The Baruch College Faculty Handbook
Guidelines for Writing Learning Goals
Last updated on 8/10/2015
The School Curriculum Committees require all courses to have appropriate learning goals.
For learning goals for specific degrees, programs, majors, and minors at Baruch, see: http://www.baruch.cuny.edu/assessment/Learning_Goals.htm
1. Learning goals are different from teaching goals. A weakness in many course proposals submitted is a tendency to mistake teaching goals for learning goals.
Teaching goals often reflect what the instructor wants to do in a general way. For example, we might see a statement formulated like this:
The purpose of this course is to introduce students to the basic theoretical concepts in the field, to examine the historical development of these concepts, and to explore current controversies.
As a statement of teaching goals, this is fine. But the statement does not address the question of what students will actually take away from the course and so it is not a formulation of learning goals. Other examples of problematic formulations include terminology such as “develop an appreciation of” or “expose students to.” The weakness of these goals is not that they are unworthy, but that they primarily describe what the instructor intends to do or to accomplish over the course of the semester. In other words, they are instructor-oriented rather than student-oriented.
Stated succintly: learning goals should describe actions that students will be able to perform upon completing a course. Therefore, they differ from descriptions of what we intend to teach. In reformulating goals from the student perspective, we should think not just about what we want to cover in the course but also about how we will know that students have learned the things that we want to cover. The author of the statement above should be asking him or herself: how will I know that my students have been successfully introduced to the basic theoretical concepts; that they understand the historical development of these concepts; and that they are familiar with current controversies in the field? (Possible answers -- they will be able to: define them; explain how they developed; and list or outline these controversies.)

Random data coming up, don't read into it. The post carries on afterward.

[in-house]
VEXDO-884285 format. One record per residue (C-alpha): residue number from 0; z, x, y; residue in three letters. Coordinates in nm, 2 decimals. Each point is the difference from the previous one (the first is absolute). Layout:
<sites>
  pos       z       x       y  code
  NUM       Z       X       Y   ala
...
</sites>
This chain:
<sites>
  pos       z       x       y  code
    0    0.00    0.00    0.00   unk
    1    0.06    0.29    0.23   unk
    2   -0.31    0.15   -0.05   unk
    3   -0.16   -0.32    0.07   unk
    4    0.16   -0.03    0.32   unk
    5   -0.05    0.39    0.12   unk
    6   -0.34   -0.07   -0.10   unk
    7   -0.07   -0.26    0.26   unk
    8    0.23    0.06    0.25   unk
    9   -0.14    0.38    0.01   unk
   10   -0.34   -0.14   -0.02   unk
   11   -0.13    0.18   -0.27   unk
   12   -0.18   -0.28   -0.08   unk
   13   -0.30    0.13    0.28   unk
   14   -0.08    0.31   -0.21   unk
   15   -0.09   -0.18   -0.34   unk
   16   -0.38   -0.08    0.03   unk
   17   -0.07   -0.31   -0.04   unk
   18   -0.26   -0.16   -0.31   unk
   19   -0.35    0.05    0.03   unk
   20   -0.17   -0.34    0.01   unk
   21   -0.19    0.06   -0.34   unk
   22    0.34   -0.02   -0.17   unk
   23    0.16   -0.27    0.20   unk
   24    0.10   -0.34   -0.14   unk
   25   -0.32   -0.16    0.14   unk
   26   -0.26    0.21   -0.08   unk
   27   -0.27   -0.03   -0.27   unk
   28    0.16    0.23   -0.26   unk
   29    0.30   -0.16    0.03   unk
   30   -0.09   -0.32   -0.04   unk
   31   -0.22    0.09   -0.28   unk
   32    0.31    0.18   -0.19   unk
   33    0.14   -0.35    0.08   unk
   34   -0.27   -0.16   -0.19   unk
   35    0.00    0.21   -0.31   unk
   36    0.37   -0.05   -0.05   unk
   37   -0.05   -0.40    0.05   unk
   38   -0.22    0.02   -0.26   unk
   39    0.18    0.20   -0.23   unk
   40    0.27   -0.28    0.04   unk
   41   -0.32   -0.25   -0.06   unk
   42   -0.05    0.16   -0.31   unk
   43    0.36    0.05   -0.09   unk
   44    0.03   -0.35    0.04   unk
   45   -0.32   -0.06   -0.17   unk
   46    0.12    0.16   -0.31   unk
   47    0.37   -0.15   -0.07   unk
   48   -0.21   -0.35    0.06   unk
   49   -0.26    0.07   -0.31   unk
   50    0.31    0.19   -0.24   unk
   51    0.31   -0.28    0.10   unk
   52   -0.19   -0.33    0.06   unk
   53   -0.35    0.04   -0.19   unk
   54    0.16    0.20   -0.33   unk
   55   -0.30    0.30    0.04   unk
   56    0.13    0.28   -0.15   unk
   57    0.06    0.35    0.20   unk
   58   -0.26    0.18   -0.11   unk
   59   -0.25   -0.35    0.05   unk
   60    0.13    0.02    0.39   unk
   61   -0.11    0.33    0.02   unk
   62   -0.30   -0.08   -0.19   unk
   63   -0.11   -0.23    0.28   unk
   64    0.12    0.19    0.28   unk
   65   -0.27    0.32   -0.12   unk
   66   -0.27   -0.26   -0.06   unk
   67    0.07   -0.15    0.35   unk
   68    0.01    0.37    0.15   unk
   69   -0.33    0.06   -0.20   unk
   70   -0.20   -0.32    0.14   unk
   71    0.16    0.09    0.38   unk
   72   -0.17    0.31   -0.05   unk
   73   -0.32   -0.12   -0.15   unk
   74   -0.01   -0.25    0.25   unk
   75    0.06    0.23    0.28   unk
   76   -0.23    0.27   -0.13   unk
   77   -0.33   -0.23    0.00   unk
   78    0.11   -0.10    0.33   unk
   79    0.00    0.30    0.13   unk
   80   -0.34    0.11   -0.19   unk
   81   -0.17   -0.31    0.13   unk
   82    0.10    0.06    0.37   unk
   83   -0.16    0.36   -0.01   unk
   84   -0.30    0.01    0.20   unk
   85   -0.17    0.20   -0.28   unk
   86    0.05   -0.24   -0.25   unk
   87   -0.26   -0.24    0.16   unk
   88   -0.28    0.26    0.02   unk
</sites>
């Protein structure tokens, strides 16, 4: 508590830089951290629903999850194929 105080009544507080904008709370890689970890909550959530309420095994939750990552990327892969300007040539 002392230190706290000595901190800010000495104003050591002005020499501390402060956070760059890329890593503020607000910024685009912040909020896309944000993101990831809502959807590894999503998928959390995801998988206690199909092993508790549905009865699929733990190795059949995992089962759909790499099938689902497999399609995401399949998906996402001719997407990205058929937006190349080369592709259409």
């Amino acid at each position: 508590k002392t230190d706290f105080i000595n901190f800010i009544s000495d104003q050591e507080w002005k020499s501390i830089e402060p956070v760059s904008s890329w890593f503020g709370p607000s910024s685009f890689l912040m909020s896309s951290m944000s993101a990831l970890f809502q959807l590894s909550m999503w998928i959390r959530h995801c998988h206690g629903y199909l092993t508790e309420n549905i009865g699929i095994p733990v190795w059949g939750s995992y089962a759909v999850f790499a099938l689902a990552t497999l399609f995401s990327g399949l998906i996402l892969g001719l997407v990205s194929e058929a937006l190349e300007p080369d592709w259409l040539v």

2. In formulating learning goals the members of the Assessment Committee suggest using the phrase: “students will [be able to]…”
A reformulation of the statement quoted above might read as follows.
After completing this course, students will be able to:
- Identify, describe, and explain basic theoretical concepts in the field.
- Present a detailed account of the historical context in which these concepts were developed.
- Research and prepare a term paper on an important current controversy in the field.
3. Vague goals should be reformulated to be as specific as possible. For example:
- Vague: Students will understand the style periods of Western music. How will we know that the students “understand”?
- Better: 1) After listening to a piece of Western music, students will be able to identify which style period it belongs to [and justify their answer]; and 2) students will be able to describe how the elements of music are used differently in each style period.
- Vague: Students will have basic knowledge of the field. How will we know that the students have acquired that “basic knowledge”?
- Better: 1) Students will be able to read and interpret studies that use quantitative methods; and 2) students will be able to research questions using quantitative methods.
- Vague: Students will appreciate the scientific method. How will we know that the students “appreciate”?
- Better: Students will be able to examine a scientific research paper and 1) identify and describe the experimental hypothesis; 2) identify methodology used to test that hypothesis; and 3) comment critically on the research conclusions.